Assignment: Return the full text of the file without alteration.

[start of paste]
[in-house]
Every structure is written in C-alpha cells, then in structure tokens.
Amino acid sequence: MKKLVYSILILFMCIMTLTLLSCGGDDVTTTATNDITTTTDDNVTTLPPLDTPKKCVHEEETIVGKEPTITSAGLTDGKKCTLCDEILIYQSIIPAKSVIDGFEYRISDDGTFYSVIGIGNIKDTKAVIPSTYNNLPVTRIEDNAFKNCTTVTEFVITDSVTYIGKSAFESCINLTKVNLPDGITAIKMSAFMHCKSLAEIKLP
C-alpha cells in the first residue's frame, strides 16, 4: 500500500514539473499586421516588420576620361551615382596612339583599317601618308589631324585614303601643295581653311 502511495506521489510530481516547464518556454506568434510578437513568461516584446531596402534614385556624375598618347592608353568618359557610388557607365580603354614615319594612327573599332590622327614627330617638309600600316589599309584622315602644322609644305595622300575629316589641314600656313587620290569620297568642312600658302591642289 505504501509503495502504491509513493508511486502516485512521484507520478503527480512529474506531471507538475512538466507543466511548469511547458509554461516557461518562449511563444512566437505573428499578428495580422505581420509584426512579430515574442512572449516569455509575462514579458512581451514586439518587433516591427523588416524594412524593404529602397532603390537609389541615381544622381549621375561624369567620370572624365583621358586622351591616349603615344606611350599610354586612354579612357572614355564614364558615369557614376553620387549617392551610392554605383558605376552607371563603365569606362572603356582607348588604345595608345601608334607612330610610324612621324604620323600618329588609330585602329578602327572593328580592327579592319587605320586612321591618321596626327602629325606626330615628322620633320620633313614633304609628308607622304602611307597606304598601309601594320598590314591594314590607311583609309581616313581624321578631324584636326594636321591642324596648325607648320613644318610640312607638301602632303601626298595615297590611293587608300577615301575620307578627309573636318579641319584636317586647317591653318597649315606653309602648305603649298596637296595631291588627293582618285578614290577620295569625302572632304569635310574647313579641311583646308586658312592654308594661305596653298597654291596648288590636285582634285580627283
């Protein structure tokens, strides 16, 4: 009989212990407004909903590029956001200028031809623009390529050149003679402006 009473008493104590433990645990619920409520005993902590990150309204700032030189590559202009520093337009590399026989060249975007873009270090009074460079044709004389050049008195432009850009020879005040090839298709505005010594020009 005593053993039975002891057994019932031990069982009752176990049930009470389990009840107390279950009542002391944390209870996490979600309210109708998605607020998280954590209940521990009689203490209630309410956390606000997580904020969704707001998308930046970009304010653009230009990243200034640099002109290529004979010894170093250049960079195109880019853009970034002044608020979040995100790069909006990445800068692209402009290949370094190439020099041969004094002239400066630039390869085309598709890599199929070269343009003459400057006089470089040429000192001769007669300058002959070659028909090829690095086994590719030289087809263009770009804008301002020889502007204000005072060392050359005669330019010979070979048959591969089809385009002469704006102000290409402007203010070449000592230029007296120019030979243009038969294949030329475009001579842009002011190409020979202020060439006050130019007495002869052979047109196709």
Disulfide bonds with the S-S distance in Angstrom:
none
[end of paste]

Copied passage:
[in-house]
Every structure is written in C-alpha cells, then in structure tokens.
Amino acid sequence: MKKLVYSILILFMCIMTLTLLSCGGDDVTTTATNDITTTTDDNVTTLPPLDTPKKCVHEEETIVGKEPTITSAGLTDGKKCTLCDEILIYQSIIPAKSVIDGFEYRISDDGTFYSVIGIGNIKDTKAVIPSTYNNLPVTRIEDNAFKNCTTVTEFVITDSVTYIGKSAFESCINLTKVNLPDGITAIKMSAFMHCKSLAEIKLP
C-alpha cells in the first residue's frame, strides 16, 4: 500500500514539473499586421516588420576620361551615382596612339583599317601618308589631324585614303601643295581653311 502511495506521489510530481516547464518556454506568434510578437513568461516584446531596402534614385556624375598618347592608353568618359557610388557607365580603354614615319594612327573599332590622327614627330617638309600600316589599309584622315602644322609644305595622300575629316589641314600656313587620290569620297568642312600658302591642289 505504501509503495502504491509513493508511486502516485512521484507520478503527480512529474506531471507538475512538466507543466511548469511547458509554461516557461518562449511563444512566437505573428499578428495580422505581420509584426512579430515574442512572449516569455509575462514579458512581451514586439518587433516591427523588416524594412524593404529602397532603390537609389541615381544622381549621375561624369567620370572624365583621358586622351591616349603615344606611350599610354586612354579612357572614355564614364558615369557614376553620387549617392551610392554605383558605376552607371563603365569606362572603356582607348588604345595608345601608334607612330610610324612621324604620323600618329588609330585602329578602327572593328580592327579592319587605320586612321591618321596626327602629325606626330615628322620633320620633313614633304609628308607622304602611307597606304598601309601594320598590314591594314590607311583609309581616313581624321578631324584636326594636321591642324596648325607648320613644318610640312607638301602632303601626298595615297590611293587608300577615301575620307578627309573636318579641319584636317586647317591653318597649315606653309602648305603649298596637296595631291588627293582618285578614290577620295569625302572632304569635310574647313579641311583646308586658312592654308594661305596653298597654291596648288590636285582634285580627283
């Protein structure tokens, strides 16, 4: 009989212990407004909903590029956001200028031809623009390529050149003679402006 009473008493104590433990645990619920409520005993902590990150309204700032030189590559202009520093337009590399026989060249975007873009270090009074460079044709004389050049008195432009850009020879005040090839298709505005010594020009 005593053993039975002891057994019932031990069982009752176990049930009470389990009840107390279950009542002391944390209870996490979600309210109708998605607020998280954590209940521990009689203490209630309410956390606000997580904020969704707001998308930046970009304010653009230009990243200034640099002109290529004979010894170093250049960079195109880019853009970034002044608020979040995100790069909006990445800068692209402009290949370094190439020099041969004094002239400066630039390869085309598709890599199929070269343009003459400057006089470089040429000192001769007669300058002959070659028909090829690095086994590719030289087809263009770009804008301002020889502007204000005072060392050359005669330019010979070979048959591969089809385009002469704006102000290409402007203010070449000592230029007296120019030979243009038969294949030329475009001579842009002011190409020979202020060439006050130019007495002869052979047109196709």
Disulfide bonds with the S-S distance in Angstrom:
none